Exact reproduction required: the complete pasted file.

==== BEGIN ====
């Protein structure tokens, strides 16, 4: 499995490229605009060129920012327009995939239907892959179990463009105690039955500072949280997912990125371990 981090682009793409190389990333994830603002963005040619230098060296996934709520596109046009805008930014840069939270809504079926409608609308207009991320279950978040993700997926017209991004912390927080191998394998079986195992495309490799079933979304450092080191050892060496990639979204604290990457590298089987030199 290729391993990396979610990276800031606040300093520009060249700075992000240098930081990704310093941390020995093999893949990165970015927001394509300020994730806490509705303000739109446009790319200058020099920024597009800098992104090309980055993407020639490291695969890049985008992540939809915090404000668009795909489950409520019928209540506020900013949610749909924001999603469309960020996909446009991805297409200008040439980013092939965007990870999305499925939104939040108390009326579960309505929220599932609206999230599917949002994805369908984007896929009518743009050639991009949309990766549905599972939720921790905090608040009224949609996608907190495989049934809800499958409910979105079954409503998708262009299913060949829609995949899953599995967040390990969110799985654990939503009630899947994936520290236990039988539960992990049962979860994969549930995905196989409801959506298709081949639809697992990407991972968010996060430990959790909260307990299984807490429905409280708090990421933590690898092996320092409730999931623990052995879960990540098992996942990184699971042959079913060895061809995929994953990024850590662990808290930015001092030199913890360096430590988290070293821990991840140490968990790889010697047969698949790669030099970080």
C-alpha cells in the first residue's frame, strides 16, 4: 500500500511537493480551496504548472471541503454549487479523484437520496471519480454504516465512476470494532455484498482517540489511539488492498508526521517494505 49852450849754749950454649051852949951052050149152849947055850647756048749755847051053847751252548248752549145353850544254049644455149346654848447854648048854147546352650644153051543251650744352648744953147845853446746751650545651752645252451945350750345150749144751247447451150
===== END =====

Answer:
């Protein structure tokens, strides 16, 4: 499995490229605009060129920012327009995939239907892959179990463009105690039955500072949280997912990125371990 981090682009793409190389990333994830603002963005040619230098060296996934709520596109046009805008930014840069939270809504079926409608609308207009991320279950978040993700997926017209991004912390927080191998394998079986195992495309490799079933979304450092080191050892060496990639979204604290990457590298089987030199 290729391993990396979610990276800031606040300093520009060249700075992000240098930081990704310093941390020995093999893949990165970015927001394509300020994730806490509705303000739109446009790319200058020099920024597009800098992104090309980055993407020639490291695969890049985008992540939809915090404000668009795909489950409520019928209540506020900013949610749909924001999603469309960020996909446009991805297409200008040439980013092939965007990870999305499925939104939040108390009326579960309505929220599932609206999230599917949002994805369908984007896929009518743009050639991009949309990766549905599972939720921790905090608040009224949609996608907190495989049934809800499958409910979105079954409503998708262009299913060949829609995949899953599995967040390990969110799985654990939503009630899947994936520290236990039988539960992990049962979860994969549930995905196989409801959506298709081949639809697992990407991972968010996060430990959790909260307990299984807490429905409280708090990421933590690898092996320092409730999931623990052995879960990540098992996942990184699971042959079913060895061809995929994953990024850590662990808290930015001092030199913890360096430590988290070293821990991840140490968990790889010697047969698949790669030099970080």
C-alpha cells in the first residue's frame, strides 16, 4: 500500500511537493480551496504548472471541503454549487479523484437520496471519480454504516465512476470494532455484498482517540489511539488492498508526521517494505 49852450849754749950454649051852949951052050149152849947055850647756048749755847051053847751252548248752549145353850544254049644455149346654848447854648048854147546352650644153051543251650744352648744953147845853446746751650545651752645252451945350750345150749144751247447451150